Personally, I hate iPhones, can’t stand the things, never liked them and don’t think I ever will (and yes, I do appreciate the irony of a UX guy having a dislike for a device that is often held as a shining example of user experience…). But, when I see that almost 1/4 of all my website traffic is coming from them, I can’t really afford to be judgmental and ignore them.
When finding ways to improve the overall website experience for your users, your mobile audience cannot simply be bundled together with the rest of your site traffic, as they have specific goals and needs that need to be fully understood. There are a number of tools that can be used to help you do this, and I will outline 3 of these below:
Everyone has Google Analytics on their websites (and if you don’t, stop what you’re doing right now and go and install it… seriously, I can wait). What some people may not know is that there are a number of ways of isolating the data about mobile traffic in order to gain a better understanding of the differences in your users. The Mobile Overview report gives you an instant overview of all your key metrics split out by device category – desktop, tablet and mobile. You can even use the accompanying Devices Report to see the exact make and model of device that your visitors are using – ideal for giving insight into which handsets you need to make 100% sure your site works well on. It also gives helpful thumbnails (taken from Google Image Search, obviously) for those of you who don’t know what the Samsung GT-I9305 Galaxy S III LTE International looks like…
To dig deeper, one of the simplest ways – that involves no prior configuration or setup – is to use the pre-defined Advanced Segments, which allows you to isolate and compare traffic from mobile devices to see how their behaviour differs to your desktop traffic. Segmentation allows you to view (pretty much) all reports within Google Analytics just concentrating on that specific segment of users; key for picking out those little nuggets of information that help inform you on the best ways of optimising your site for your key visitors.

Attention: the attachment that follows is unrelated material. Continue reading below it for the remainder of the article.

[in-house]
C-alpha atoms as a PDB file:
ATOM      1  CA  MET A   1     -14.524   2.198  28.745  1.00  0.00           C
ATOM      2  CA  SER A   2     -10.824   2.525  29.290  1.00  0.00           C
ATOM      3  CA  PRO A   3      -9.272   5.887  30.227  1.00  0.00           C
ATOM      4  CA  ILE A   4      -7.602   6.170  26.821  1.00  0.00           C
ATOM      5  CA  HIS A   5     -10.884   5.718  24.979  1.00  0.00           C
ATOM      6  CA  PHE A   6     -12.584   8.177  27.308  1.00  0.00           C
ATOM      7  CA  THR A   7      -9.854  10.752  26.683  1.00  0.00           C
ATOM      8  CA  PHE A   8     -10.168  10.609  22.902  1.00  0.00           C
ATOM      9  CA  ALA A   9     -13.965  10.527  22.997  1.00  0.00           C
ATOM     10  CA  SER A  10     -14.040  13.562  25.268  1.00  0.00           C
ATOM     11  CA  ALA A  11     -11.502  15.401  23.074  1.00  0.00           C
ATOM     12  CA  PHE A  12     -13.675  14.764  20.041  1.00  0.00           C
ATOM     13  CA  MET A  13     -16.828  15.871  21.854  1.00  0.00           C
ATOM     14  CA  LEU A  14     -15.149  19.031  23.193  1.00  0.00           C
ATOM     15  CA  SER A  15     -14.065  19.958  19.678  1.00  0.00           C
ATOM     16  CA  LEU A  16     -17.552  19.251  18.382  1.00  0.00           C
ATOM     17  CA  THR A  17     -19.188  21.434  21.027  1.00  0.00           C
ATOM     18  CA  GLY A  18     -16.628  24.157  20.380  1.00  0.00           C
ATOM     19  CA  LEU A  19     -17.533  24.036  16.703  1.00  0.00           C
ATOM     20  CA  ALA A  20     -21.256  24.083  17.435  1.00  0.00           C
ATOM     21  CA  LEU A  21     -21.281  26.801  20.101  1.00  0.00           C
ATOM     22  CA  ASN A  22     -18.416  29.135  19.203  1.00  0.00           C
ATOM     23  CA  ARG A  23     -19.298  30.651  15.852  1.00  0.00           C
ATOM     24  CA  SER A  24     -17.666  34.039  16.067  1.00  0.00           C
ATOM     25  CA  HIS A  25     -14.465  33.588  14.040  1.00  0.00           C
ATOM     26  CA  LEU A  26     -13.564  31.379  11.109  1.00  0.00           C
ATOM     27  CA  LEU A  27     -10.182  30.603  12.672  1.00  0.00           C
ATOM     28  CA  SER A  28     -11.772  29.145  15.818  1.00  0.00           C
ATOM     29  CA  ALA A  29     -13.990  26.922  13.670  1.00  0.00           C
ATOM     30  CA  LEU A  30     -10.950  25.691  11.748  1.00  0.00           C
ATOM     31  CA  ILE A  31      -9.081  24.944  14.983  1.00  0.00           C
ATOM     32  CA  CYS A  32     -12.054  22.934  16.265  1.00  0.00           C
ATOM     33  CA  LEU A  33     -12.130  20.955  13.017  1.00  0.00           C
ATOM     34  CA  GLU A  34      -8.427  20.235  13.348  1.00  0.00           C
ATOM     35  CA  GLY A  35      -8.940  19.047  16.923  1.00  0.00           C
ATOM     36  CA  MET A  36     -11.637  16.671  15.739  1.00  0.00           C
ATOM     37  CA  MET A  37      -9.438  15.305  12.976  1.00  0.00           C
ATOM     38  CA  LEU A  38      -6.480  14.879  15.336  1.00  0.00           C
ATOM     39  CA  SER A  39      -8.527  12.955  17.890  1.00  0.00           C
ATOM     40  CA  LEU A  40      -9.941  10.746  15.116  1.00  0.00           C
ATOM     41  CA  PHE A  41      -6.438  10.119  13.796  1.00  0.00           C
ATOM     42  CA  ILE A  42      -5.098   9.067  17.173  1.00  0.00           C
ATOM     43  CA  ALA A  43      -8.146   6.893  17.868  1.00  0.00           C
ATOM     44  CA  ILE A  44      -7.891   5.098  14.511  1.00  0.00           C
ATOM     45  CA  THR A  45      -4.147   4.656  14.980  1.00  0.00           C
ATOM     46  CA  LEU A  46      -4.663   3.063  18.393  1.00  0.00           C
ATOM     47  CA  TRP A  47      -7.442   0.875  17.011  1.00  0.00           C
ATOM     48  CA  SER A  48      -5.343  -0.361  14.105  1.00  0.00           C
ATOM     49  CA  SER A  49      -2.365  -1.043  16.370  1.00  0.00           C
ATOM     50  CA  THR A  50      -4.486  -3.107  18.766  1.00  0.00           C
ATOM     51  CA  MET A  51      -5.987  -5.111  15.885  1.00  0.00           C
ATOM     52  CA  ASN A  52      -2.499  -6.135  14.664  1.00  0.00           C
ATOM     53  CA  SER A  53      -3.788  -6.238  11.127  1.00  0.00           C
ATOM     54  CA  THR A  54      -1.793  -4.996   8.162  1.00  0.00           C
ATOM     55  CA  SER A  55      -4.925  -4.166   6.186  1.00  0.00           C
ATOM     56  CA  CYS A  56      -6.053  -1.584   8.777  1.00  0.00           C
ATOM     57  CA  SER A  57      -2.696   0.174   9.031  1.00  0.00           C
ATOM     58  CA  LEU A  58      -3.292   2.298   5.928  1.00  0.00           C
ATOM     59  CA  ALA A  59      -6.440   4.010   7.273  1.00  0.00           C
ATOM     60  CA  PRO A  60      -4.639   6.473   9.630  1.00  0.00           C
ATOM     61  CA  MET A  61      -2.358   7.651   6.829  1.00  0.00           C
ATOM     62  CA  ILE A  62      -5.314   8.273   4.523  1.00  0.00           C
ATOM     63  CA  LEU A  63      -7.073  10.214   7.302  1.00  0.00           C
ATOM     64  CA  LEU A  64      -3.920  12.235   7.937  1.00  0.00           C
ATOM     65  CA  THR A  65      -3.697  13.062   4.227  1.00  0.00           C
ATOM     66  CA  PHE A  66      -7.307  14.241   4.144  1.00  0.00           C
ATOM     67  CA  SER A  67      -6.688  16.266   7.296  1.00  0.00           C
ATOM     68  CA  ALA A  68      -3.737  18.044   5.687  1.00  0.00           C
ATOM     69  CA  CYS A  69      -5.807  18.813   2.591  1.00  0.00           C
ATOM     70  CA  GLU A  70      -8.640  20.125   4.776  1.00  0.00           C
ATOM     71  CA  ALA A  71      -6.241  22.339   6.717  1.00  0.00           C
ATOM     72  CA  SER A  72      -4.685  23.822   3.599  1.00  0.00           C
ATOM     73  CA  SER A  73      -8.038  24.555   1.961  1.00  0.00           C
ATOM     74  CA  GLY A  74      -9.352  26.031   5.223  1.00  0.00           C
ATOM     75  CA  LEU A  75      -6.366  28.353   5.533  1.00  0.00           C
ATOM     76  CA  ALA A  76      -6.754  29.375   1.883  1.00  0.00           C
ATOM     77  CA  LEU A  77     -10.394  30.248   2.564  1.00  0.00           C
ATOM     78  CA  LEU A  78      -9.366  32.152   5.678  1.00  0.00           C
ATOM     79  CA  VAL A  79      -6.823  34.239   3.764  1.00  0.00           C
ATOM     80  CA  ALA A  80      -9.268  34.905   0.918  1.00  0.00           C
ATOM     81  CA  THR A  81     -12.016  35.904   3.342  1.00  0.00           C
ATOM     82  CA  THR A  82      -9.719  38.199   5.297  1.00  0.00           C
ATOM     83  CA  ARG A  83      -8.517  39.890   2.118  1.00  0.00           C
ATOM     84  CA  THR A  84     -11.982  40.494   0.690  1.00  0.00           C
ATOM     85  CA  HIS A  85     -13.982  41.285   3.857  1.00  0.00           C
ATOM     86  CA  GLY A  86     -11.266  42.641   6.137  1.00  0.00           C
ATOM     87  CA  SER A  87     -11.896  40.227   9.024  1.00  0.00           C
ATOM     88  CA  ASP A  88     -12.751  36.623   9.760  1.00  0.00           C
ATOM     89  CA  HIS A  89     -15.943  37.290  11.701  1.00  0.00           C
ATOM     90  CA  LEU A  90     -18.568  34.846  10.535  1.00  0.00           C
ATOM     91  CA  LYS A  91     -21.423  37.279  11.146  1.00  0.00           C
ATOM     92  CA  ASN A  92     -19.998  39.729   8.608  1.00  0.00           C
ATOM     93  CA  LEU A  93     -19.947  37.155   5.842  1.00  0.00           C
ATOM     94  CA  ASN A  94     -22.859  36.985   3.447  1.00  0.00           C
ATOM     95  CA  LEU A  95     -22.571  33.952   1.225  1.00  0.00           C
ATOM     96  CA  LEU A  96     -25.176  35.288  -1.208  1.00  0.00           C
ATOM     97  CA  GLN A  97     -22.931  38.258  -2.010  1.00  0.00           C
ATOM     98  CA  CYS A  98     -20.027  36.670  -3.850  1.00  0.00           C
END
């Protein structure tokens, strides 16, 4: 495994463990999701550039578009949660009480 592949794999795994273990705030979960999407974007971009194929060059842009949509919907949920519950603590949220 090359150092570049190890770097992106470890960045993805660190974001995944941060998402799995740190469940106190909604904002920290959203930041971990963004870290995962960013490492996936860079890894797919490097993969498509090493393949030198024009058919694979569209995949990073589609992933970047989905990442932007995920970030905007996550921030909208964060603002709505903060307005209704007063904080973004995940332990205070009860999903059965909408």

Another, slightly more complex, way of isolating traffic is to create a filtered view that only shows mobile traffic. This will only pull through data from users who came from a mobile device, but loses some of the ability to compare this information to users from desktops (as you will be switching between two different views). However, this is a good option if you have many mobile-specific goals which can be set up just for this view.
Nothing beats recording actual users using your site on mobile devices; watching how they interact with the site and seeing them get visibly angry at your tiny little call to action buttons that their fingers can’t quite pinpoint.
User testing on mobiles has, in the past, been quite a difficult process – but online remote testing sites such as usertesting.com and whatusersdo.co.uk are aiming to make the process as simple as desktop testing. No one really has an excuse not to be doing usability testing, especially when sites like those mentioned offer it at such a low price point. No one is going to say no when you ask “can I have a couple hundred pounds so that we can test our site with real users, and get them to show us what’s wrong with our site and how to sell more products?”.
Although it is usually best to gather data about your users, from your users, there is also a large amount of research data available about mobile usage. Why do all the hard work yourself when people like Econsultancy dedicate a fair amount of this time to doing the research for you? Google’s Our Mobile Planet interactive report allows you to create customisable charts based on vast amounts of data they have gathered around the ways in which users interact with their mobile devices – and it’s full of useful information that you can feed into your mobile offering.
Personas & User Journeys
Finally – and yes, I realise this isn’t technically a ‘tool’, but more of a tactic – creating mobile specific personas and user journeys. This helps to bring to the forefront a mobile way of thinking and enable you to focus on how the mobile user will be interacting with your site. Creating scenarios specific to the mobile device and ensuring this journey is as simple as possible is key if you want to make a successful mobile site.
So there you have it, a few tools to help you understand the habits and behaviours of your mobile shoppers. If you have any questions about these tools or anything else related to User Experience then post a comment below or email me.
Read more from Will and other contributors in Econsultancy’s Mobile Web Design and Development Best Practice Guide 2014.